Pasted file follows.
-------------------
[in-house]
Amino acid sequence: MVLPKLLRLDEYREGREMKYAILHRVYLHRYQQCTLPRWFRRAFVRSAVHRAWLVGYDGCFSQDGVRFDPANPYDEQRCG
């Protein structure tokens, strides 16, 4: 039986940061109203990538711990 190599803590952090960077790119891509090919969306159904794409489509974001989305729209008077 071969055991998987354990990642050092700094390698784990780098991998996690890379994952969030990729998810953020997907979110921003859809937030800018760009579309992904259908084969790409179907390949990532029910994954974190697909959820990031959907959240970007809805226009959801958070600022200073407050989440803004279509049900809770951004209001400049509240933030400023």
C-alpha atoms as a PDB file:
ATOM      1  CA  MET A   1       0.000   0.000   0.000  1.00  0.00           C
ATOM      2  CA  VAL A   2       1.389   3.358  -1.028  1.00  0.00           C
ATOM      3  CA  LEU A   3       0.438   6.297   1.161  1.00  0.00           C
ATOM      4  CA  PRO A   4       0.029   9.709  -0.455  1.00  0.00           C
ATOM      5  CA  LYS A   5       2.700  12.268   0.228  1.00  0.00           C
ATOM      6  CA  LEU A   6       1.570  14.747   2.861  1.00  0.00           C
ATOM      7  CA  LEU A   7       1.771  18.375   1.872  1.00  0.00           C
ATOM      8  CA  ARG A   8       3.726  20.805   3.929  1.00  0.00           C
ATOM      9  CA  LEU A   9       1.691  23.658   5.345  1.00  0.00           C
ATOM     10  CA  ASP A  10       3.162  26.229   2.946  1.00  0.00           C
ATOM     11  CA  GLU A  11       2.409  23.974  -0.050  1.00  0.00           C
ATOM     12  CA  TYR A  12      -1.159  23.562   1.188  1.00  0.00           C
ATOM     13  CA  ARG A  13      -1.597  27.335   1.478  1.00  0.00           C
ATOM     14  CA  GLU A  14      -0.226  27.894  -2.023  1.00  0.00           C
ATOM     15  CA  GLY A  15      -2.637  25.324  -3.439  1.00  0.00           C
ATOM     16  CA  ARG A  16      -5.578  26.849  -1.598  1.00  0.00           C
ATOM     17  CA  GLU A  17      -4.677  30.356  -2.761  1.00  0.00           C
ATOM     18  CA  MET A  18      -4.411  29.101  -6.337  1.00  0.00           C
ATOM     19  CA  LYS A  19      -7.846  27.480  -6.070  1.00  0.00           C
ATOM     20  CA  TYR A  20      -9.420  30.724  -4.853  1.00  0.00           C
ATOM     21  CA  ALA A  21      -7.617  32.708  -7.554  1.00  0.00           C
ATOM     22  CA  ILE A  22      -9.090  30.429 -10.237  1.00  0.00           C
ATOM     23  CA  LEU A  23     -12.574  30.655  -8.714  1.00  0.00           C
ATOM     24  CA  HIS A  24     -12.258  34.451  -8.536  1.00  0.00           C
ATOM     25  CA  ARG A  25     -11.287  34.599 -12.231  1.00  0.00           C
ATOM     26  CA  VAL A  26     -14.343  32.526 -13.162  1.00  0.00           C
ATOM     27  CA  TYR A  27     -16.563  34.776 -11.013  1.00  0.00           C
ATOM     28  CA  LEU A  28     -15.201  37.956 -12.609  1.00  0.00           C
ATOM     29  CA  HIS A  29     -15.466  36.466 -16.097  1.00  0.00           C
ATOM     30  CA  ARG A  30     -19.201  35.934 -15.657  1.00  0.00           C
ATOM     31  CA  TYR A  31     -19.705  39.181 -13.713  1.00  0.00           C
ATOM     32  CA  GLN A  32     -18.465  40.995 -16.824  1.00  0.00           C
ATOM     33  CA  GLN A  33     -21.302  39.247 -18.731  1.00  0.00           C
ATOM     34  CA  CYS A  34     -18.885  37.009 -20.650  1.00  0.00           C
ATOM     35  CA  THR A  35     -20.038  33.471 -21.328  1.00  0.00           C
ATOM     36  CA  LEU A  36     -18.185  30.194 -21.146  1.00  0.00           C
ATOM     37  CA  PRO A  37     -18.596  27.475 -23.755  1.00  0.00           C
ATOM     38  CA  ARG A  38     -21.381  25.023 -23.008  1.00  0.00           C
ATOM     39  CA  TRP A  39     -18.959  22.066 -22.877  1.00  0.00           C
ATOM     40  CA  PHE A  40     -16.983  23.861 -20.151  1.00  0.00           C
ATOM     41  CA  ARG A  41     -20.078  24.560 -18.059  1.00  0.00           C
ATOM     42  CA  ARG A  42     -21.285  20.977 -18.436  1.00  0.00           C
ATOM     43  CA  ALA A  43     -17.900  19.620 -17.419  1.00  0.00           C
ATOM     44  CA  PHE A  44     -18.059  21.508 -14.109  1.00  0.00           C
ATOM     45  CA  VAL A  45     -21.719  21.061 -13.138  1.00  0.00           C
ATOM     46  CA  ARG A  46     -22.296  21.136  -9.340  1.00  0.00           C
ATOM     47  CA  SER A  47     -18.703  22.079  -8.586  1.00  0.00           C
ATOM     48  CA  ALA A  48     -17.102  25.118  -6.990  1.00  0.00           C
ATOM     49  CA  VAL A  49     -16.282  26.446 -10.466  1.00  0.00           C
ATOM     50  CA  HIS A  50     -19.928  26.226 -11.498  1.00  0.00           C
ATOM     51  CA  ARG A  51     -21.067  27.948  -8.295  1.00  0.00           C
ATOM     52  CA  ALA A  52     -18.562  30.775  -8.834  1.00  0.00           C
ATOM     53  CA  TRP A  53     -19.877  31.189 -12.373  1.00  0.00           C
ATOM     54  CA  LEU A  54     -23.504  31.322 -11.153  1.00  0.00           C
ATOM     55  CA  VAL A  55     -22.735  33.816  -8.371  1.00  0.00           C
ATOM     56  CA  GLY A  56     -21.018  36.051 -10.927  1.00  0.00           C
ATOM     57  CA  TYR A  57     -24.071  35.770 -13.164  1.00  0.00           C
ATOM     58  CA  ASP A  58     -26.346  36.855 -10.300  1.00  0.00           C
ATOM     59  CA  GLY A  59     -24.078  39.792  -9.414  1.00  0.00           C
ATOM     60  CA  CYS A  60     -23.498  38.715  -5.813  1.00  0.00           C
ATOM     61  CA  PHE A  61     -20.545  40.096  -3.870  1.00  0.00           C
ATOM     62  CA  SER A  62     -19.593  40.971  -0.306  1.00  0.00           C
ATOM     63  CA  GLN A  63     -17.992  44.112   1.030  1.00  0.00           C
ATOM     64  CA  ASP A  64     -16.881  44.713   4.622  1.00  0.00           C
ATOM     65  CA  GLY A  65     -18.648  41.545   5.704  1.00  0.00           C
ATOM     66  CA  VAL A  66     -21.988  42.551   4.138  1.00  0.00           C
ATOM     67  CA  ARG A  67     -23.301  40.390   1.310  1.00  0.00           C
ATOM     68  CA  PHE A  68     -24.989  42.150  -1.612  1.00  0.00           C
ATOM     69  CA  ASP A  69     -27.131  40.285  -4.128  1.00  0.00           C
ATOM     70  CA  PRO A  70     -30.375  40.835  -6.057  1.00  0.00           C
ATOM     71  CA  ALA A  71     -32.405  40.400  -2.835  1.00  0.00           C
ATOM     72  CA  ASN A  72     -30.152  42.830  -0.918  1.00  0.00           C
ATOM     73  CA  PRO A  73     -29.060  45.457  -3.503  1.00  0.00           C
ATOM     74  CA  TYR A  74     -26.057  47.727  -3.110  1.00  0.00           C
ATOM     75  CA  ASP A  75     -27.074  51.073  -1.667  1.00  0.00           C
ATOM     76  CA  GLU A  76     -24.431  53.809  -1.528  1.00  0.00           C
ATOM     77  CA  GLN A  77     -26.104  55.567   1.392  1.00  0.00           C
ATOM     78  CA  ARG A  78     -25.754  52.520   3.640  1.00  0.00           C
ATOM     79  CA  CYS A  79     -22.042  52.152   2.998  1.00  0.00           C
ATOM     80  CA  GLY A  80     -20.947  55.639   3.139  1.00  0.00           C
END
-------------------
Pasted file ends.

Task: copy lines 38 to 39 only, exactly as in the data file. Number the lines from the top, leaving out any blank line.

ATOM     34  CA  CYS A  34     -18.885  37.009 -20.650  1.00  0.00           C
ATOM     35  CA  THR A  35     -20.038  33.471 -21.328  1.00  0.00           C